2. The second guideline is to tell the patient to avoid all caffeinated and similar stimulating drinks that may increase the orthosympathic activity.
3. The third guideline is to regularly follow-up the patient with a good clinical interview and examination and laboratory tests every two to twelve months depending on the patient’s needs.
4. The fourth guideline is to carefully screen for adrenal deficiency in hypothyroid patients, as some patients with low or borderline low cortisol levels may poorly tolerate any type of thyroid medication, and in particular thyroxin-triiodothyronine combinations.

The intolerance may come from over-activity of the orthosympathic nervous system that often accompanies states of low Cortisol, and an excessive and rapid conversion of thyroxin to triiodothyronine that puts these patients easily into a state of excess T3 and thus hyperthyroidism, and further increases the orthosympathic activity. In patients with Cortisol deficiency, we recommend the physician to treat the low cortisol state prior to or simultaneously with the thyroid treatment. If not, thyroxin alone may be the better treatment of hypothyroidism in the presence of an untreated cortisol deficiency. In most other instances, thyroxin and triiodothyronine remains the first, but not exclusive, choice for treatment of hypothyroidism for the International Hormone Society’s Consensus Group. Concerning the debate about which combination treatment works best: synthetic T3-T4 or desiccated thyroid, the Consensus Group states the following:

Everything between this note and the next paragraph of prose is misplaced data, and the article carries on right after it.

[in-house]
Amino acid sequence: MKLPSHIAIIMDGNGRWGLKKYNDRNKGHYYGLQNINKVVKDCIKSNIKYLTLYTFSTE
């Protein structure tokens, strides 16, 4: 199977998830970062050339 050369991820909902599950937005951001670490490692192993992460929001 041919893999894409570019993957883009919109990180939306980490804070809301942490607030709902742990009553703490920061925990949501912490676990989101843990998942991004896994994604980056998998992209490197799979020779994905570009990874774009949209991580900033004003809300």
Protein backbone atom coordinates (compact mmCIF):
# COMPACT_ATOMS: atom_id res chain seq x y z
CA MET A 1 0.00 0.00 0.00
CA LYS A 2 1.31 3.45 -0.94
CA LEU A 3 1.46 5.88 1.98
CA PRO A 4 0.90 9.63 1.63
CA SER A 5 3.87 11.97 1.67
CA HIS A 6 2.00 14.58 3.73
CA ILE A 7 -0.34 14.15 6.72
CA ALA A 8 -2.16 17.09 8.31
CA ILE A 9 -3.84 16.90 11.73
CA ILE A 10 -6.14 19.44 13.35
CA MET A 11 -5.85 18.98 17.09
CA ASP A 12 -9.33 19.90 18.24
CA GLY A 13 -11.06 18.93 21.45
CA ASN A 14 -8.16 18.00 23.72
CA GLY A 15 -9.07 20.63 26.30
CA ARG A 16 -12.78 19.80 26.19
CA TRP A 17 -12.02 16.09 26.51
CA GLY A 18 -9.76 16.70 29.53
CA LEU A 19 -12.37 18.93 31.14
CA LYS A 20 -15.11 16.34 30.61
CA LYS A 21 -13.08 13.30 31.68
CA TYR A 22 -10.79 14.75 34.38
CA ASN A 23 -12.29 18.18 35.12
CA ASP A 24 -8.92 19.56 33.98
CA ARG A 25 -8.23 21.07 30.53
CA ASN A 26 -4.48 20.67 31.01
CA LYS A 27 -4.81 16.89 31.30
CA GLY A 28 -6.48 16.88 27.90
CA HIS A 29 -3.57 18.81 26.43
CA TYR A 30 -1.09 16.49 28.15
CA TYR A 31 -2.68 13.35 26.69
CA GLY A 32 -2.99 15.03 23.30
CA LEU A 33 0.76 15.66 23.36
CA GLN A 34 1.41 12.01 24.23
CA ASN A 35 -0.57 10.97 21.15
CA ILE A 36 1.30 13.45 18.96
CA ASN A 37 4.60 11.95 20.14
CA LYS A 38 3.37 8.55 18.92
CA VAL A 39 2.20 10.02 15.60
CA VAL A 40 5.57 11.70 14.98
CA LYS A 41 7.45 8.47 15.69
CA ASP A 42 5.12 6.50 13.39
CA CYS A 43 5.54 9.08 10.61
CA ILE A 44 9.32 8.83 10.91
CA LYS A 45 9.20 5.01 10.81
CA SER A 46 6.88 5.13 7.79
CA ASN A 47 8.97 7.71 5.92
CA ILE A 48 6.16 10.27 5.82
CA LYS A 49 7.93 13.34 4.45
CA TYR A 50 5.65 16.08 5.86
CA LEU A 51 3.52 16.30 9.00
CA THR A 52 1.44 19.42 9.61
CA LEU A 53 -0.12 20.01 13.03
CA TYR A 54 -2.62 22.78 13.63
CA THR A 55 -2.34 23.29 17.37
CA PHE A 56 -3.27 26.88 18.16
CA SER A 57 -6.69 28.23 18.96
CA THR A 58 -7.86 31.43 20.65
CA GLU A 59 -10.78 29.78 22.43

Reports of patients feeling better on desiccated thyroid may have scientific evidence as these preparations contain along with T3 and T4 a number of other substances that may have some thyroid activity as diiodo-and monoiodo-thyronines. In addition, the binding of much of the thyroid hormones to the bigger thyroglobulin molecule allows a slower intestinal absorption and, later, once arrived in the bloodstream, a slower release of thyroid hormones in the blood, thereby insuring a more persistent action and a better tolerance by spreading the action over a longer period of time. Thus, desiccated thyroid may work better. The view that the potency of thyroid preparations of animal origin may have more fluctuations has arguments. For this reason, preference is given to preparations that are officially registered and well-controlled. It must be said that the frequent FDA-recalls of poorly reliable, less potent than announced thyroxin preparations of various pharmaceutical firms in the USA, makes thyroxin not a better alternative. In the light of the Mad Cow’s Disease, the International Hormone Society does not recommend the use of desiccated thyroid of beef origin. For these reasons, the position adopted by the Consensus Group members of The International Hormone Society is that both type of T3-T4 preparations have their pros and cons, and the freedom of choice between these two should be left to the physician.